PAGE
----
The list of raconteurs from the late-seventies and early eighties who were the creative forces behind these toy lines were GENIUSES: George Lucas (Star Wars), Larry Hama and Ronald Rudat (G.I. Joe), Bob Budiansky and Simon Furman (Generation One Transformers), Gene Roddenberry and Rick Berman (various iterations of Star Trek), Ted Wolf (ThunderCats), Donald Glut and Roger Sweet (Masters of the Universe), and of course Jim Shooter, Marvel Comics’ intrepid Editor In Chief, whose magnificent tenure birthed a 12-issue maxi-series that spawned a toy franchise, [Marvel Super Heroes] Secret Wars. Drawn by Mike Zeck and Bob Layton and written by Shooter himself, Marvel Super Heroes Secret Wars was a marketing ploy that allowed each major Marvel Comics character to share a starring role with one another in a single title.

I’m always amazed at the lengths that toy companies in the 1970’s and 1980’s would go to select the creative teams behind these remarkable toy lines. (And for those of you replying that George Lucas did not have a vision of Star Wars as a toy line—he certainly recognized the marketing potential of the franchise and bilked the film for every bit of marketing potential.)


So true. What’s the most interesting thing you learned while compiling info for the book?

Hurm. The most interesting thing I learned while I was educating myself about the history of Star Wars and its innumerable characters? It was similar to learning the history of a small country: there are TONS of facts, facts—but these facts are always amorphous, often unpredictable, and sometimes a bit inconsistent.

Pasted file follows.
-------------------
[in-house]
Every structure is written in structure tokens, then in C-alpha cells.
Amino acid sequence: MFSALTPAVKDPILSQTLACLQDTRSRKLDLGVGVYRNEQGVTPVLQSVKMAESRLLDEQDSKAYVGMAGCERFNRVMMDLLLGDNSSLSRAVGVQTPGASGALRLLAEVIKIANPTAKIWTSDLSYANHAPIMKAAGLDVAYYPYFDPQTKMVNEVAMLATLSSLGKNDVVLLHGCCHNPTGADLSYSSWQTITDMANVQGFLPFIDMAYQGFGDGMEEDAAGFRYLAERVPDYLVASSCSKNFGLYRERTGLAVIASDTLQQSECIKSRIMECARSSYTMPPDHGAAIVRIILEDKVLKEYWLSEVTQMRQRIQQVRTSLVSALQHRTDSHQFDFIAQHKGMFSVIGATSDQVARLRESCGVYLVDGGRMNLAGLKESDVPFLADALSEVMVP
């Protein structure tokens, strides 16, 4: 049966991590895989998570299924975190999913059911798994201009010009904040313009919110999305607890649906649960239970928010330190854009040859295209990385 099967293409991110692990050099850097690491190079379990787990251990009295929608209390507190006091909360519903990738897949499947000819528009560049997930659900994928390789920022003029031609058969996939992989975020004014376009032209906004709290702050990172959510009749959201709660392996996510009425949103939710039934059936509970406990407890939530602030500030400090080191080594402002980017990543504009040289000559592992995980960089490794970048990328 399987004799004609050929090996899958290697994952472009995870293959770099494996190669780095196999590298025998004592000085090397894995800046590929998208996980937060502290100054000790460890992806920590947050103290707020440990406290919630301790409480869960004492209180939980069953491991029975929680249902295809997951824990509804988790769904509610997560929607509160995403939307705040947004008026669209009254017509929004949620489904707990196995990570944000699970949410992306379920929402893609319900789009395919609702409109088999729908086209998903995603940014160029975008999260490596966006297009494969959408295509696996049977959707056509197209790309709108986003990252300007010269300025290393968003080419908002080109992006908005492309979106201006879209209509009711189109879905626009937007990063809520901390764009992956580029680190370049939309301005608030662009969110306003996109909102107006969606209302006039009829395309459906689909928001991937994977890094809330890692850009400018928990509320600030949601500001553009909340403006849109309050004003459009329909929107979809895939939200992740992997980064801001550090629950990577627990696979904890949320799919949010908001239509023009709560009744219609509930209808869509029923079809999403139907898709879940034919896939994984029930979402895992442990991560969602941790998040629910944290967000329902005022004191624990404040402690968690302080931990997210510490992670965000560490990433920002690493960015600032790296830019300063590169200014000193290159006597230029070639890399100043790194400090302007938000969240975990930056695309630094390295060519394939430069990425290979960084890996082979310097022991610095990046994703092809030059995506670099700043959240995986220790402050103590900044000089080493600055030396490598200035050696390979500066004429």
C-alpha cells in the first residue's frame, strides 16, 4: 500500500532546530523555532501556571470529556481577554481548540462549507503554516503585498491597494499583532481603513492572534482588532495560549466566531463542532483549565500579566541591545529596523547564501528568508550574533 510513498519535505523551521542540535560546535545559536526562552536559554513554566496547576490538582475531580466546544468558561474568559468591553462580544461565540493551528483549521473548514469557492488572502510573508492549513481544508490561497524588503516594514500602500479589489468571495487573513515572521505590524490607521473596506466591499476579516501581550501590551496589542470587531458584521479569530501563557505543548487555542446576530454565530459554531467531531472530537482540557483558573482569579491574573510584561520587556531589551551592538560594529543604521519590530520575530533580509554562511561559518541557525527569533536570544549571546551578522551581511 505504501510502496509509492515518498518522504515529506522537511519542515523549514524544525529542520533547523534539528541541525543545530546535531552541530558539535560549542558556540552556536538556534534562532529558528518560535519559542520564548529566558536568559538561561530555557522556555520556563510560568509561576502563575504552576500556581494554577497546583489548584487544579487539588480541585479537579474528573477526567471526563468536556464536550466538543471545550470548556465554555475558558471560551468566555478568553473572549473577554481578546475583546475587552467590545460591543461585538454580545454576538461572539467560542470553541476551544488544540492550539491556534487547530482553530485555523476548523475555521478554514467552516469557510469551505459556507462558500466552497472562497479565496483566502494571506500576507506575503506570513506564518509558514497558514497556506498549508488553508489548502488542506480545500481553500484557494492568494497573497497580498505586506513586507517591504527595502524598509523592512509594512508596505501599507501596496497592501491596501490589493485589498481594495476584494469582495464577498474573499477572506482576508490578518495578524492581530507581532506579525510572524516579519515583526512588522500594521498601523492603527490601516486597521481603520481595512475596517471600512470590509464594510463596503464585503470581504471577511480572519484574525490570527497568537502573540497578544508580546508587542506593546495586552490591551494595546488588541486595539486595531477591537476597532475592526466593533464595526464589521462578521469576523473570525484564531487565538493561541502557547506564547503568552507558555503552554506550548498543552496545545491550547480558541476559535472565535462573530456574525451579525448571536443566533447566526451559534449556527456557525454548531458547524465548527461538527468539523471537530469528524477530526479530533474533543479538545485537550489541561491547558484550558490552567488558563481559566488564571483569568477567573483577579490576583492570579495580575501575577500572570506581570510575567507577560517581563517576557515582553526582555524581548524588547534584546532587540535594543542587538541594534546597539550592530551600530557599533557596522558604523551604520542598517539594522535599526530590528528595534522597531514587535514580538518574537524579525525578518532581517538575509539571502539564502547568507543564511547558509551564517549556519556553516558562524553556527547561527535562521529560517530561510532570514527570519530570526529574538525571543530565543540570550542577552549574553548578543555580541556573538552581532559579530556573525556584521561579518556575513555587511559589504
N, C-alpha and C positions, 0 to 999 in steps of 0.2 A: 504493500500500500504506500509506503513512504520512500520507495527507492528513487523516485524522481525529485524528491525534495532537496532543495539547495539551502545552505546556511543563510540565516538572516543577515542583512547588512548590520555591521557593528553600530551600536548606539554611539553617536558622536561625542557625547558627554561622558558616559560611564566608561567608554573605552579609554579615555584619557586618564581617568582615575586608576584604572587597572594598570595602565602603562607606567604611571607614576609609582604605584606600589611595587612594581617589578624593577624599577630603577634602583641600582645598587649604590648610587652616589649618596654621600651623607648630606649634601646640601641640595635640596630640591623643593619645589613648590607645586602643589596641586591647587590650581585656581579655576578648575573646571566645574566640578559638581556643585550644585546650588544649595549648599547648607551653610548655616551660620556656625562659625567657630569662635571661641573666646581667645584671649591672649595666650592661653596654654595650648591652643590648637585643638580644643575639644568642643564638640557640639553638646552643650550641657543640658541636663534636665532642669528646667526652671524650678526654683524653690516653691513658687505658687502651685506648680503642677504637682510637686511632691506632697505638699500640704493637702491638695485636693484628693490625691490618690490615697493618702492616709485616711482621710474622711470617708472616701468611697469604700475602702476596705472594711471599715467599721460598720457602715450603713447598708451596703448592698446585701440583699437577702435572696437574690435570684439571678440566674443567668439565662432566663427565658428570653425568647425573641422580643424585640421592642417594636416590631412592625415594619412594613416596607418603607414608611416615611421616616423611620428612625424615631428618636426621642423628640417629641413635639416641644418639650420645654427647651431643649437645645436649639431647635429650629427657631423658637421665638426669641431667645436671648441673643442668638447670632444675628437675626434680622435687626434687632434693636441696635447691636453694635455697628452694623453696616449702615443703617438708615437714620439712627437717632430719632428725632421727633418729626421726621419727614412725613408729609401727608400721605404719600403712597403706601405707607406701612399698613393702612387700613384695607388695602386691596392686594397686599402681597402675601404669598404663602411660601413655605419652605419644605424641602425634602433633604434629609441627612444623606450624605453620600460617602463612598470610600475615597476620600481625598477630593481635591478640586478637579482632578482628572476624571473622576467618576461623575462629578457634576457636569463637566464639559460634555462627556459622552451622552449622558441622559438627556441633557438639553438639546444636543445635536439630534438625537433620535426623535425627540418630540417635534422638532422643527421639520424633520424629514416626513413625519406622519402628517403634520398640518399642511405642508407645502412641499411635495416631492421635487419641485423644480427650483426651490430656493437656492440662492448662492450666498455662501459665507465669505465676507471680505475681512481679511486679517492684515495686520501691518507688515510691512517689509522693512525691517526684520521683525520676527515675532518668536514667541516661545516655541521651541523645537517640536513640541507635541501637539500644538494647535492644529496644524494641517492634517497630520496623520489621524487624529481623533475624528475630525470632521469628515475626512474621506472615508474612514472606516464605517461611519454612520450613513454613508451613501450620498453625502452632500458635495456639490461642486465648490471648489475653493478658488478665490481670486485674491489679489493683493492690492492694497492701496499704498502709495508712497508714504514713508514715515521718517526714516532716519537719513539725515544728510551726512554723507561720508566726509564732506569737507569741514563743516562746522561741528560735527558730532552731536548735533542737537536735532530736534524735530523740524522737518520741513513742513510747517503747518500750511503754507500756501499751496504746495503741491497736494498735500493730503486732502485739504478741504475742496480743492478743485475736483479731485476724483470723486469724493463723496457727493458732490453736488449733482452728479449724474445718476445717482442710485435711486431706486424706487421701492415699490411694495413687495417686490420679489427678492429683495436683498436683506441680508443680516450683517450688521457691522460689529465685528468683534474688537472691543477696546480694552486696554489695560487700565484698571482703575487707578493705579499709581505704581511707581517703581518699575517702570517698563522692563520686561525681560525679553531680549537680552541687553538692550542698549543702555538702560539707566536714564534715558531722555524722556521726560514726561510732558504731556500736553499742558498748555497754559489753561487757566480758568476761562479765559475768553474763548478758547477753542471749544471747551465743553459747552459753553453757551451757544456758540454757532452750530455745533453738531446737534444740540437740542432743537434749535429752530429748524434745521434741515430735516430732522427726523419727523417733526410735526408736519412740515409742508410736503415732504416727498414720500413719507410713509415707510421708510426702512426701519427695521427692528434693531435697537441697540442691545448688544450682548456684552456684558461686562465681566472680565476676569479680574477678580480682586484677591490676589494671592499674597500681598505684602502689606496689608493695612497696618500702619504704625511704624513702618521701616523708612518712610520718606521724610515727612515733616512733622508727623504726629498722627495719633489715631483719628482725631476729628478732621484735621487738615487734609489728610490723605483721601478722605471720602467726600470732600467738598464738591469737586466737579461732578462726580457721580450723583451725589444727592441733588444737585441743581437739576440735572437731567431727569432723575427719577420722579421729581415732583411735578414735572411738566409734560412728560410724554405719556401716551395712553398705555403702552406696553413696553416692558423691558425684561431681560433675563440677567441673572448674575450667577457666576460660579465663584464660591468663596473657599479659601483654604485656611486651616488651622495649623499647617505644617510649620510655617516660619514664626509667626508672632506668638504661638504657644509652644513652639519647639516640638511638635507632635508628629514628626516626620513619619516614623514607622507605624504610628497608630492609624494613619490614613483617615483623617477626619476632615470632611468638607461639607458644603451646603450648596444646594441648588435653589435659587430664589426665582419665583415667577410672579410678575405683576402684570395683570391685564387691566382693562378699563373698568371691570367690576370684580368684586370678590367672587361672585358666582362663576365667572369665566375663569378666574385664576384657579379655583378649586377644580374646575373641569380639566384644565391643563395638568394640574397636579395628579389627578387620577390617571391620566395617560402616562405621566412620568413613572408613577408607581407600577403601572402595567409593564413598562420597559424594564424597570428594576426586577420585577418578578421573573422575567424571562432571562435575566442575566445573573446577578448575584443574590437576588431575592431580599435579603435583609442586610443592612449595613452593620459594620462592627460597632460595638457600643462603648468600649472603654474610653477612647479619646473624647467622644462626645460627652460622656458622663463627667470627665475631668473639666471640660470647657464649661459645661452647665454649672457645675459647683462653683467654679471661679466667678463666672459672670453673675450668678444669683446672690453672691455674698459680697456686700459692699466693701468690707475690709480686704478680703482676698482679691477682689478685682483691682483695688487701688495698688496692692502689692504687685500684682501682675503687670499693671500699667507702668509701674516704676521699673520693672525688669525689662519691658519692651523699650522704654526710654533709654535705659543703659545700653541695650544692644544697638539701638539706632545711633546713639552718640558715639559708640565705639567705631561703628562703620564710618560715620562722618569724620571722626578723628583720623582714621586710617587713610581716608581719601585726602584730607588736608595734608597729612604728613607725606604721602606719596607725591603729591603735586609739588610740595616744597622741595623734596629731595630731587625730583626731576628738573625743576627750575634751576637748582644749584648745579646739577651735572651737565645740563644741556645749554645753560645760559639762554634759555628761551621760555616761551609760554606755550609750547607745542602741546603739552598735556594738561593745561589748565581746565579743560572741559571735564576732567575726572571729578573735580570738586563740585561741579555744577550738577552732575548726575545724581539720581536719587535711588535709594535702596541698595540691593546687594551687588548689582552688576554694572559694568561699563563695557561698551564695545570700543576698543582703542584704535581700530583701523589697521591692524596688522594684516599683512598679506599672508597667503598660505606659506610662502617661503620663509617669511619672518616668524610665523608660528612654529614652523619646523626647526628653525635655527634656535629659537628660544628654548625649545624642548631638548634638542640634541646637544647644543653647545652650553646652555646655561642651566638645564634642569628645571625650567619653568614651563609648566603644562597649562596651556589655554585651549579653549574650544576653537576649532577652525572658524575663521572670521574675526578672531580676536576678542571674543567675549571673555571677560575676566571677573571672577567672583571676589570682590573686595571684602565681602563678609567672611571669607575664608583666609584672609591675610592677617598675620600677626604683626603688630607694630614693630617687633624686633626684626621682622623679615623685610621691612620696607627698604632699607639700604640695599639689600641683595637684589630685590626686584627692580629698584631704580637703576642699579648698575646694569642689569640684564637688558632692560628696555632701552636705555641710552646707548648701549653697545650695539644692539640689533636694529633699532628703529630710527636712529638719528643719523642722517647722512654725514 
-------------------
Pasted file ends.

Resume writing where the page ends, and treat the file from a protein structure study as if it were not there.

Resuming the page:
image via Geekster

It’s QUITE challenging to wade through hundreds (thousands?) of pages of background information in order to distill this data down into a series of hundreds of compact, succinct entries that can encapsulate each accessory/part, action figure/character, play setting, and starfighter/vehicle. And I encountered some singular issues when refining these entries. For instance, whenever I searched for information about the Rebellion’s Y-wing starfighter, the craft is characterized as the “BTL Y-wing starfighter.” When I tried to find out what “BTL” stood for (Battle?!?), no one could point me in the right direction. The Star Wars universe is so very expansive it can sometimes become a bit too… unwieldy.


Just thinking about it- the task of curating all of these images and this information had to be gargantuan. Can you estimate how much time went into creating the book? How did it compare time wise to your other works?